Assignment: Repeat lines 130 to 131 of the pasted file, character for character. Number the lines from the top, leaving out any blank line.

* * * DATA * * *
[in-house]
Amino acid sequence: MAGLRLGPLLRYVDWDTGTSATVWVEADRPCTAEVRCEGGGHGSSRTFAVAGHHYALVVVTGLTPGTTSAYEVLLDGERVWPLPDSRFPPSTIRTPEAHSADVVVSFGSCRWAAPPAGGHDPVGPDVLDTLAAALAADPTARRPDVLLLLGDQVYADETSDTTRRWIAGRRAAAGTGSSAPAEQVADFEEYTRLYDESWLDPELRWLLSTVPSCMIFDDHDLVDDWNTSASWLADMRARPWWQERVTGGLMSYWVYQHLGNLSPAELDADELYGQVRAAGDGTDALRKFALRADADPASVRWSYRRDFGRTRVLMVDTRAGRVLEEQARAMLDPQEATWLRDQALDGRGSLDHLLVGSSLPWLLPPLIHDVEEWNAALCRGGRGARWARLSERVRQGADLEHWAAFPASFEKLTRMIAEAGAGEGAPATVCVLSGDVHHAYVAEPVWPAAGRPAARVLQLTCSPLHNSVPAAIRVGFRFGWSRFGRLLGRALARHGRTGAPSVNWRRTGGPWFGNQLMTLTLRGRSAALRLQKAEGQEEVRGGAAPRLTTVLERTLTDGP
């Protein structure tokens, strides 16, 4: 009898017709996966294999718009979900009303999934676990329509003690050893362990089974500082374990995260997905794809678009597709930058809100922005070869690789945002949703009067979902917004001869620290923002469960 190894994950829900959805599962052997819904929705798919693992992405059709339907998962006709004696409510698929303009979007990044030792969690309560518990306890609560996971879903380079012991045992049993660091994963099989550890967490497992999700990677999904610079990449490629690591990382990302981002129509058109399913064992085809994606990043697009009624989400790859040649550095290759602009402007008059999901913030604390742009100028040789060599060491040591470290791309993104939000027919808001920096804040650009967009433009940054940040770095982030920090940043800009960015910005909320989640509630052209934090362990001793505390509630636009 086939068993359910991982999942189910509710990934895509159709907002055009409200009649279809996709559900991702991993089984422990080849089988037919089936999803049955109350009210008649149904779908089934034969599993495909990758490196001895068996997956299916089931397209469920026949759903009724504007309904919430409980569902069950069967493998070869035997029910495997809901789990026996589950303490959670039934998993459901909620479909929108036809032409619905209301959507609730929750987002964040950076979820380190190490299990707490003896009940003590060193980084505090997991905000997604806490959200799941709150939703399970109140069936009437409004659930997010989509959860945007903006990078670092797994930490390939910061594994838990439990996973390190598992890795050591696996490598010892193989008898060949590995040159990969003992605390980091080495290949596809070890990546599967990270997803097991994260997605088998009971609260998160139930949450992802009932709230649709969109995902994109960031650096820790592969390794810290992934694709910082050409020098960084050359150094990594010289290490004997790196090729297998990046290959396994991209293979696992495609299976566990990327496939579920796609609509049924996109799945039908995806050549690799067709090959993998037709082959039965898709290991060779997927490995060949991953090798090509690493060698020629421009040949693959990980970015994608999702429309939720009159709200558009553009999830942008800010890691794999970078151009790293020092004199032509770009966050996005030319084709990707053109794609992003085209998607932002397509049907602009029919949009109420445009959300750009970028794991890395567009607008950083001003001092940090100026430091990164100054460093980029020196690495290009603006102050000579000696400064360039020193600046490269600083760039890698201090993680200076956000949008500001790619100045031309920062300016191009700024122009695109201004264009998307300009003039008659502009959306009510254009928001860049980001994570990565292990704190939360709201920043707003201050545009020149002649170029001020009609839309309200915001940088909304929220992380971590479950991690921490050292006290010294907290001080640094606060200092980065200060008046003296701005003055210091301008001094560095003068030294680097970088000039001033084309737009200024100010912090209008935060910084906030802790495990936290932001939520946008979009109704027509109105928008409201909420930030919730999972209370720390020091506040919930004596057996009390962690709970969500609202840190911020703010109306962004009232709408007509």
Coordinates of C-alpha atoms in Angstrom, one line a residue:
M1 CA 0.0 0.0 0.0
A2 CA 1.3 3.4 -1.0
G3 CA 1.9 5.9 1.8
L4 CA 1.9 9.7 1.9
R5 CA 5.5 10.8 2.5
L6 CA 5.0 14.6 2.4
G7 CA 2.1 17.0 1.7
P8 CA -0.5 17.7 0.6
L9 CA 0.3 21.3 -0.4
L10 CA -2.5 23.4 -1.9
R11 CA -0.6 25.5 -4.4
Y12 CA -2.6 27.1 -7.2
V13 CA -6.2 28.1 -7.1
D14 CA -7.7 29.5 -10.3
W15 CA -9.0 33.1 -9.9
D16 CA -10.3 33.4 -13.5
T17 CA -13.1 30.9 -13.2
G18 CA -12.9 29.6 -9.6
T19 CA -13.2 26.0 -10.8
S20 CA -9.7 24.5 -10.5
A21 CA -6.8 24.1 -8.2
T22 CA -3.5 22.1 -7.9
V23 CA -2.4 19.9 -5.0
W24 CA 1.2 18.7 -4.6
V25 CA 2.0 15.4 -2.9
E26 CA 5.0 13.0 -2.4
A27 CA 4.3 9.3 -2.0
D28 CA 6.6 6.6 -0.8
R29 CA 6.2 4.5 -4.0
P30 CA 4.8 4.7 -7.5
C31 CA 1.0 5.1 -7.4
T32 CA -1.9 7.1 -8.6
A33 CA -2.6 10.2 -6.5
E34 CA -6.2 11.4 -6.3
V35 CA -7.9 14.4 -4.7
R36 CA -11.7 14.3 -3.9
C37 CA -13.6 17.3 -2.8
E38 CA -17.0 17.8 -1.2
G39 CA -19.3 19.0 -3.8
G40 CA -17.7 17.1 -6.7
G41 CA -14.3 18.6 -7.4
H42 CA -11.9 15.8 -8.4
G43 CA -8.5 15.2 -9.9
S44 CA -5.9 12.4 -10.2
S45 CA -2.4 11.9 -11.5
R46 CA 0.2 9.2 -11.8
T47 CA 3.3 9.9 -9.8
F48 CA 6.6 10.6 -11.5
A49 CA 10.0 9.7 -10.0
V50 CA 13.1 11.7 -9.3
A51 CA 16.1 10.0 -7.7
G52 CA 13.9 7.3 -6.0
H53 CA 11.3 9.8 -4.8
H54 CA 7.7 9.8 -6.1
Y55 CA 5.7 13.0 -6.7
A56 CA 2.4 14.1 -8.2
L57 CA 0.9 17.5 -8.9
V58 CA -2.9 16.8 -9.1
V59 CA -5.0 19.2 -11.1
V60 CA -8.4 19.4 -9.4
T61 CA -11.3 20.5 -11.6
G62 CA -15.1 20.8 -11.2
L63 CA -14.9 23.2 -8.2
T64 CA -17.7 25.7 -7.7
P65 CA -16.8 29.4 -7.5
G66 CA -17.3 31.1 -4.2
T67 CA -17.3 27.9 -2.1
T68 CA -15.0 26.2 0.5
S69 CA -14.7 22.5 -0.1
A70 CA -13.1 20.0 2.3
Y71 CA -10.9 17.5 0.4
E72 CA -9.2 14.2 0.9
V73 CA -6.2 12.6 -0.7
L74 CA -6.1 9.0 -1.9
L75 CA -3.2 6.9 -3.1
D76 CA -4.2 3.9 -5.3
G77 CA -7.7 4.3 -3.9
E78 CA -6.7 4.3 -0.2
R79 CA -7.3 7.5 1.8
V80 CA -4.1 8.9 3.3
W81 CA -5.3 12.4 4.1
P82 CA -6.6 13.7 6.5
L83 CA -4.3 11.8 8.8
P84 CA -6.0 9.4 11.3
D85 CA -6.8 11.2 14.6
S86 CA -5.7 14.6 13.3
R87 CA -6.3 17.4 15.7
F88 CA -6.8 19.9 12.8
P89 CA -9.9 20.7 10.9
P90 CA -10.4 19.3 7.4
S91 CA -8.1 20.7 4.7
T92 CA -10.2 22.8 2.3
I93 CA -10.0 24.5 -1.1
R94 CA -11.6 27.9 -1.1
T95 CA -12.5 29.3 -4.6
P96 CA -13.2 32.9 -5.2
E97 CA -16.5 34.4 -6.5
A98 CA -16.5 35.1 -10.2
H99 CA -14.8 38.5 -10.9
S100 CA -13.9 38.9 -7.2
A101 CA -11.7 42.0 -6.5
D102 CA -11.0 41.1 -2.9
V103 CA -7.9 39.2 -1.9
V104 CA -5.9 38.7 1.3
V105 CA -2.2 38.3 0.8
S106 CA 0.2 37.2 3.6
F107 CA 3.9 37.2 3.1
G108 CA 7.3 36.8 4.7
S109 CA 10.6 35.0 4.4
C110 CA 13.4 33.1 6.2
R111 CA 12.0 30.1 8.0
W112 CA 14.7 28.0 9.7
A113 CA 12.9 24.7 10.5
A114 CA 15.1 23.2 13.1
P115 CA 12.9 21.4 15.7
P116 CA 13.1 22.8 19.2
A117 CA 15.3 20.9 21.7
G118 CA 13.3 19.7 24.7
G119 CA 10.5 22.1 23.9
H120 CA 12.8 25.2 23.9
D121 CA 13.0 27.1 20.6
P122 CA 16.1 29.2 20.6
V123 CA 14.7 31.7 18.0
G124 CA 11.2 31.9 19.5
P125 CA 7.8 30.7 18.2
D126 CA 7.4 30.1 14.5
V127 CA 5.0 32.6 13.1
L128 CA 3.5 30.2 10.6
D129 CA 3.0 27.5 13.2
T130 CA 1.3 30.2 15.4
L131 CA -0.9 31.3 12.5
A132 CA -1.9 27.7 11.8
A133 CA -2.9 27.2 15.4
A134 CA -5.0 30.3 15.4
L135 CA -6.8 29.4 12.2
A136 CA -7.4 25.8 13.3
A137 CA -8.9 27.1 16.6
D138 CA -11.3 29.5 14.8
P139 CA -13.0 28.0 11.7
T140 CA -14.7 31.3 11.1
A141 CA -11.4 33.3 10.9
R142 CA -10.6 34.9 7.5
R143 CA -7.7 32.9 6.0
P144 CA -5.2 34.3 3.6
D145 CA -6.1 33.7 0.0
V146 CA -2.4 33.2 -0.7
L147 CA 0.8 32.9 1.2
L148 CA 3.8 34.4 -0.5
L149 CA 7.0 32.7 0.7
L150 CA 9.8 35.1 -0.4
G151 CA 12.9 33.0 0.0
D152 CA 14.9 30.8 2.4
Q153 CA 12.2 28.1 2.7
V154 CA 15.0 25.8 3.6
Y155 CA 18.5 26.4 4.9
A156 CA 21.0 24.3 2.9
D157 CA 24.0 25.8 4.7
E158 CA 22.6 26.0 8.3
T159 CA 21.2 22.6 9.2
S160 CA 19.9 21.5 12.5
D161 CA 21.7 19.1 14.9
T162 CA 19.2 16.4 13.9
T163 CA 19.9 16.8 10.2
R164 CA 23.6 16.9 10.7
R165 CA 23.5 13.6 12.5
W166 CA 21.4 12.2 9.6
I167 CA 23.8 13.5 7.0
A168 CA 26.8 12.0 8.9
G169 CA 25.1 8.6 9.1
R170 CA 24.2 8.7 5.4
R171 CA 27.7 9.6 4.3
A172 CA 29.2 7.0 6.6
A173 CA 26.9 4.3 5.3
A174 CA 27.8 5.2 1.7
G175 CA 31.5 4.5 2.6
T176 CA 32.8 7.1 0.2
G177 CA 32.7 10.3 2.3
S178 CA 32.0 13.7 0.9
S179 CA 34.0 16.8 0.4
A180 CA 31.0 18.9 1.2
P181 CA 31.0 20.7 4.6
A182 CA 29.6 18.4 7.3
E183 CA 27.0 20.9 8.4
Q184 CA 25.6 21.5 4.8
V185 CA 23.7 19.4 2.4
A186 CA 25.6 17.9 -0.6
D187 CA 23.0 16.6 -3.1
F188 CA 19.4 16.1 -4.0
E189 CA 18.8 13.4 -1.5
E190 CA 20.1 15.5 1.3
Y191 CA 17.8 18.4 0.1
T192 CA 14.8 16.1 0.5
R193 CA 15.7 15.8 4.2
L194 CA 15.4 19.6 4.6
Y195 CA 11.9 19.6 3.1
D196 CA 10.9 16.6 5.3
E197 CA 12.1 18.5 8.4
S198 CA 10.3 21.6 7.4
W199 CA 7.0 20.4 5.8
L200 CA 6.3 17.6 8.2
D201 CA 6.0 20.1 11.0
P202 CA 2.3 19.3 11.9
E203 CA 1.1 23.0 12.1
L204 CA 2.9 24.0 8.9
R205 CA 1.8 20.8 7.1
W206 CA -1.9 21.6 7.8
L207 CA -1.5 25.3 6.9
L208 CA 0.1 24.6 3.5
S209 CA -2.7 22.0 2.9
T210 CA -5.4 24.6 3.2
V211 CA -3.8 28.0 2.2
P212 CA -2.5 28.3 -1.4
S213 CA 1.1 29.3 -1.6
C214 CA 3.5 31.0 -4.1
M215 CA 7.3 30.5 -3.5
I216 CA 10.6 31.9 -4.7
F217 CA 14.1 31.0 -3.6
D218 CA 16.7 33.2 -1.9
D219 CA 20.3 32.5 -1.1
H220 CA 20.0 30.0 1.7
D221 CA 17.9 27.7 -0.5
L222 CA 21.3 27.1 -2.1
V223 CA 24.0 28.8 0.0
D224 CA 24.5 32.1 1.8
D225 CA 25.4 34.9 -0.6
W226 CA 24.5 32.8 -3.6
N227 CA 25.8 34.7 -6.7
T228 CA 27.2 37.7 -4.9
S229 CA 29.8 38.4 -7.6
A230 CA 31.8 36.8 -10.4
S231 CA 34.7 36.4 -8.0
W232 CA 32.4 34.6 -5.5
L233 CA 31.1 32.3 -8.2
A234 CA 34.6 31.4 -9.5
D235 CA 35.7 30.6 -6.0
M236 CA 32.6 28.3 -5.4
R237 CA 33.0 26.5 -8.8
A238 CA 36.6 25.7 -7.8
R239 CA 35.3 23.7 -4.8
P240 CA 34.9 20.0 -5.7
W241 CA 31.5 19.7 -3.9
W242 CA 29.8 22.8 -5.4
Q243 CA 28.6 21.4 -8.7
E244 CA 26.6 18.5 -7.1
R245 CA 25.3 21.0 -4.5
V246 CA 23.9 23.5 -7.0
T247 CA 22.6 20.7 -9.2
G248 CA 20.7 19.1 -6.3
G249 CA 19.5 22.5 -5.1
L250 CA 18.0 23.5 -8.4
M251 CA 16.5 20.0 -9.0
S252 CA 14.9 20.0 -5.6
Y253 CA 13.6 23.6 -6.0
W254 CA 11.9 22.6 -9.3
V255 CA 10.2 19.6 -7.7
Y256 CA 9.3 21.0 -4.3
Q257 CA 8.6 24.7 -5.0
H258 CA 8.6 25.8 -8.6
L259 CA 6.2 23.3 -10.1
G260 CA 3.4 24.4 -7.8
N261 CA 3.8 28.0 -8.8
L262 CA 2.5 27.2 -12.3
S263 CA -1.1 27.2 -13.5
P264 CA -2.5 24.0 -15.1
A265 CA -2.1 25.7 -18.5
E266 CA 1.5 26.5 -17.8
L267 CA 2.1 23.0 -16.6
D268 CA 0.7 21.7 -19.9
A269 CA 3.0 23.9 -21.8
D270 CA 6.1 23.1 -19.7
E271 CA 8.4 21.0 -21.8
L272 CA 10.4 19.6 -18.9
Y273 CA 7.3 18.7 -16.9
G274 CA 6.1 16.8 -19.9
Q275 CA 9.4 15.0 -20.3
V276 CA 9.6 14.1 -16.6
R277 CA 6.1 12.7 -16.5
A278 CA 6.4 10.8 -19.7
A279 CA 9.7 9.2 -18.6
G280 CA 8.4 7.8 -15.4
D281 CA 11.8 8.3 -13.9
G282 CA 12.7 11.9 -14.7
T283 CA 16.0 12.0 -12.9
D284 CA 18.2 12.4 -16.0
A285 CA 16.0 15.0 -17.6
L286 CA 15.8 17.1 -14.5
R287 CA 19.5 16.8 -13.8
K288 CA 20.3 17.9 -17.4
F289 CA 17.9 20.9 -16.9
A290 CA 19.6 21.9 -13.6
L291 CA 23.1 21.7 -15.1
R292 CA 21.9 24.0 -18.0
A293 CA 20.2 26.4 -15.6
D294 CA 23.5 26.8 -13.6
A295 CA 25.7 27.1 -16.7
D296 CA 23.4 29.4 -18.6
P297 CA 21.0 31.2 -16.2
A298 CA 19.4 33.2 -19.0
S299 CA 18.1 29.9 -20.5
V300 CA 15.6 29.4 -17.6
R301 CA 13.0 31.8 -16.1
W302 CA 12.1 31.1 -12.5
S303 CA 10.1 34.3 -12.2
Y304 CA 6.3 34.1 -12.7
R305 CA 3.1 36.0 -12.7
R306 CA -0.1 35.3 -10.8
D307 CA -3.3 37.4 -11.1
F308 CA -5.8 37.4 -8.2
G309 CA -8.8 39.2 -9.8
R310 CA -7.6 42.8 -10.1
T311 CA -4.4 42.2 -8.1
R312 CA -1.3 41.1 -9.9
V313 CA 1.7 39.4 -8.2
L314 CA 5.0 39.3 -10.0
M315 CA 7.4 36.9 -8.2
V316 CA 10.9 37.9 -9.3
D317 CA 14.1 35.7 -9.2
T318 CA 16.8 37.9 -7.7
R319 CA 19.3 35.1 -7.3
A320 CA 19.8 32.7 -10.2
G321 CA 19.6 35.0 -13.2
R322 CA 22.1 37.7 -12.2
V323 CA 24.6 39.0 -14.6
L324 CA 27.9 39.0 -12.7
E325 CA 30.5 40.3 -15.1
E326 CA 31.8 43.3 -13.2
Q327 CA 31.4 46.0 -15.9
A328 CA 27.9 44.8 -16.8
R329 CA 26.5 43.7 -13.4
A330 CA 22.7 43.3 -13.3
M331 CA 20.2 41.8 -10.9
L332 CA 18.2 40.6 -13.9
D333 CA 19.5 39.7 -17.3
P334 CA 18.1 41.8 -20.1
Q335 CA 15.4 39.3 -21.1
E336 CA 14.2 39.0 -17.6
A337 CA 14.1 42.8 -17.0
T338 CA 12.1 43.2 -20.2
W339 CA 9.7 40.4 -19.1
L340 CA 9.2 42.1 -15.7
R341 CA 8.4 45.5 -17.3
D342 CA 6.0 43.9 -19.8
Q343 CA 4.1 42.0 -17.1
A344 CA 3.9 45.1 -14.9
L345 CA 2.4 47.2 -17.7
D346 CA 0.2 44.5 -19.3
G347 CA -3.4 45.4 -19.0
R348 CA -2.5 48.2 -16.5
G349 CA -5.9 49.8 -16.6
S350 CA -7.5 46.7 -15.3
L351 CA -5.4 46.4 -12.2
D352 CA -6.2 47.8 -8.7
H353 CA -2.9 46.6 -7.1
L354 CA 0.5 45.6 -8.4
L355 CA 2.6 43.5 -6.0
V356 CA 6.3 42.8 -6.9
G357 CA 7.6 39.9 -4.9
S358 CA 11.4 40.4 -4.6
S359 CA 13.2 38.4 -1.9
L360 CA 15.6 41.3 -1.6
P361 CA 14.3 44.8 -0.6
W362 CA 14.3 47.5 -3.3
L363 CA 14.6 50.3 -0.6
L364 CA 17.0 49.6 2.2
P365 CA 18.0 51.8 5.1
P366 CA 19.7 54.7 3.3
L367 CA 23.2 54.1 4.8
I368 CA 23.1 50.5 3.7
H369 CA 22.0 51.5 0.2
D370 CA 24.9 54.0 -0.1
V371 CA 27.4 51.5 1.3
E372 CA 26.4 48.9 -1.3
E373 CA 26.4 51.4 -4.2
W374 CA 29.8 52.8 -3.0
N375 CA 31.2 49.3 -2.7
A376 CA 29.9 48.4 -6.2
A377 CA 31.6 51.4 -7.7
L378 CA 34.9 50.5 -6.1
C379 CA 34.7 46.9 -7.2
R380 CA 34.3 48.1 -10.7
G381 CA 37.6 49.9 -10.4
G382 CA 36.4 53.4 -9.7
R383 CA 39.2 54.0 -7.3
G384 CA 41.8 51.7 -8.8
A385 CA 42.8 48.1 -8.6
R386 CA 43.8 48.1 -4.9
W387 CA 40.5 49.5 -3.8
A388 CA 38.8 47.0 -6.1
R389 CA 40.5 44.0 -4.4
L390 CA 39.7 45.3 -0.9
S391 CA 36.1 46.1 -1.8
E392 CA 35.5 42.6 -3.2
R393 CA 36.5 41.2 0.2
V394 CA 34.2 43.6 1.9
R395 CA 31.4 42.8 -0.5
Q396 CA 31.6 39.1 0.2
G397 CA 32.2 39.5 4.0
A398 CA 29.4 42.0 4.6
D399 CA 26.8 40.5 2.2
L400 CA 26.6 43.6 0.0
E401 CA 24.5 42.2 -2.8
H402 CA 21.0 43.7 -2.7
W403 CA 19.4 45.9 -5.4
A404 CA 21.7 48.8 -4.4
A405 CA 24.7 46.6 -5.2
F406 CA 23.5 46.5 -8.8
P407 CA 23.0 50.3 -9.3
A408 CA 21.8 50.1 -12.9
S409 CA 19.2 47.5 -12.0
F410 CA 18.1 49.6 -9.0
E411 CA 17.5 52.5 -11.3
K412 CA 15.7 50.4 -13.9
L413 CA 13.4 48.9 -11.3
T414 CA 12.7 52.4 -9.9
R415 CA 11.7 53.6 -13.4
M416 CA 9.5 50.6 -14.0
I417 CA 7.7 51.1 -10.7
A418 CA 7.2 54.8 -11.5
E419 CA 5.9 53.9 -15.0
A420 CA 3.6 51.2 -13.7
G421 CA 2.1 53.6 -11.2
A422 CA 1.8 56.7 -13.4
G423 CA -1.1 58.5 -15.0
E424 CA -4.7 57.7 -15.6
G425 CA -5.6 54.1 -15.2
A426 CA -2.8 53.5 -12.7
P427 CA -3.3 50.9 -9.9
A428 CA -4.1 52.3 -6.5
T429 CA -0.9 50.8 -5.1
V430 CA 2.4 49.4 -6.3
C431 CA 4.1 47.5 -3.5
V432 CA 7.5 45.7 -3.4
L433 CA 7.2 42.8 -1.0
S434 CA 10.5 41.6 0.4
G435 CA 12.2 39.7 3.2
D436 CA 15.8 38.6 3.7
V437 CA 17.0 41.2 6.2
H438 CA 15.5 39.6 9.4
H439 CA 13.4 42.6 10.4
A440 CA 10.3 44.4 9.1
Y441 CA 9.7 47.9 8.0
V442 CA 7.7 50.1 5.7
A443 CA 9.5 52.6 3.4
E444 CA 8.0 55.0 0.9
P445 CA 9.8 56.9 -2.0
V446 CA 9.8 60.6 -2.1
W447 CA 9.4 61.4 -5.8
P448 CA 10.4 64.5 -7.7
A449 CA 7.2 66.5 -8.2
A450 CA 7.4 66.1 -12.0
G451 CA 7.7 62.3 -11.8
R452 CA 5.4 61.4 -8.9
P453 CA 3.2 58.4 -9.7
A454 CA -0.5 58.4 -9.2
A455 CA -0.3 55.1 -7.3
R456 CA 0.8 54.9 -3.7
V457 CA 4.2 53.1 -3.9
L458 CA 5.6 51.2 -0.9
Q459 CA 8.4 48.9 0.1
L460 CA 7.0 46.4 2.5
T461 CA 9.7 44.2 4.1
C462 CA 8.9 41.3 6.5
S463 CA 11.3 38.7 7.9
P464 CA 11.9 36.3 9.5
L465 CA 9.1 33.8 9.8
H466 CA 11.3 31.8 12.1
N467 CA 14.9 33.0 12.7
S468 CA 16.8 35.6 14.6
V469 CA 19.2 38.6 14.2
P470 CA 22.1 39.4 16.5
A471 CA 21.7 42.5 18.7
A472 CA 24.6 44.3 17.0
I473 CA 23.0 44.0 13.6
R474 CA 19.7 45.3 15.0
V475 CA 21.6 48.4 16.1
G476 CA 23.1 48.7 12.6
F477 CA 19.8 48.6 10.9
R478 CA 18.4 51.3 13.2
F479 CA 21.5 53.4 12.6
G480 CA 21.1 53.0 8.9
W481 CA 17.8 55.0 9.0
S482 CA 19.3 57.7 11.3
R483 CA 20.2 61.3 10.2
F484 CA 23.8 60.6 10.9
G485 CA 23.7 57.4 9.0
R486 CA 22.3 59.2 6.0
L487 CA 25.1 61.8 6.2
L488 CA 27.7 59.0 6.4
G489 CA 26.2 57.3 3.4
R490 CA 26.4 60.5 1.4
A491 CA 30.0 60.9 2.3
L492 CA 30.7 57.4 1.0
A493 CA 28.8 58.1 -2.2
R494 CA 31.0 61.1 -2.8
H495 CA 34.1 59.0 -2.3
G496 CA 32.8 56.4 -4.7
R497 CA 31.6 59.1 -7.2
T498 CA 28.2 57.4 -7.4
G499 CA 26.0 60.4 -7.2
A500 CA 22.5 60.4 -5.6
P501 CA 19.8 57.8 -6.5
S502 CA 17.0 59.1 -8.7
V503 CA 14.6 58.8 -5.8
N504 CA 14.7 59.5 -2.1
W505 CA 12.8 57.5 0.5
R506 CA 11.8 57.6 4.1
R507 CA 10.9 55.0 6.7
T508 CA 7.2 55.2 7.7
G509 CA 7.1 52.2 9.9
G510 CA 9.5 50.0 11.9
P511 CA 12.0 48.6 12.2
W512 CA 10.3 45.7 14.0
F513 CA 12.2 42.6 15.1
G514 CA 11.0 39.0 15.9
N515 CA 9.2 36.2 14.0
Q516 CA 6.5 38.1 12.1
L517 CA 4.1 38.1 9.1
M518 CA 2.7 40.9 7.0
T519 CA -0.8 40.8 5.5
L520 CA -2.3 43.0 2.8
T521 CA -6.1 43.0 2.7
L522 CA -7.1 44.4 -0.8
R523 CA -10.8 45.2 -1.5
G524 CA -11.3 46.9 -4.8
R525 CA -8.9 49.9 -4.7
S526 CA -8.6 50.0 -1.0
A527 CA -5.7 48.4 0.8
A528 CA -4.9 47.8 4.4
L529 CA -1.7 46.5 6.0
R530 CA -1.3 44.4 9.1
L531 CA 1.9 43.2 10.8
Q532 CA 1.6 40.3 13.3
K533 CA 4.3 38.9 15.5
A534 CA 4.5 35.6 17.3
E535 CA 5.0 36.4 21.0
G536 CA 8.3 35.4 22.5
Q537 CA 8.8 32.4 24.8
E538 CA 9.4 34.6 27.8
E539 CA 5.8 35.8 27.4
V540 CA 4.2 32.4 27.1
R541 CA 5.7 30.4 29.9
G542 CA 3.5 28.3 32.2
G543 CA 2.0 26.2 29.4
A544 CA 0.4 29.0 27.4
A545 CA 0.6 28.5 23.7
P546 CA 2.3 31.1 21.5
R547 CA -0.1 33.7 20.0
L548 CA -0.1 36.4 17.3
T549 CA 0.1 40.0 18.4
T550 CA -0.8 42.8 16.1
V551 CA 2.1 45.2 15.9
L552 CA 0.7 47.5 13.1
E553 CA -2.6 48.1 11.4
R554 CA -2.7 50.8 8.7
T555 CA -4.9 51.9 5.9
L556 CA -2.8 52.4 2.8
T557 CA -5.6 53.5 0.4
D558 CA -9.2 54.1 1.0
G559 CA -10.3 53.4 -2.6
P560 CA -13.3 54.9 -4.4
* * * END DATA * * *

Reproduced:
D126 CA 7.4 30.1 14.5
V127 CA 5.0 32.6 13.1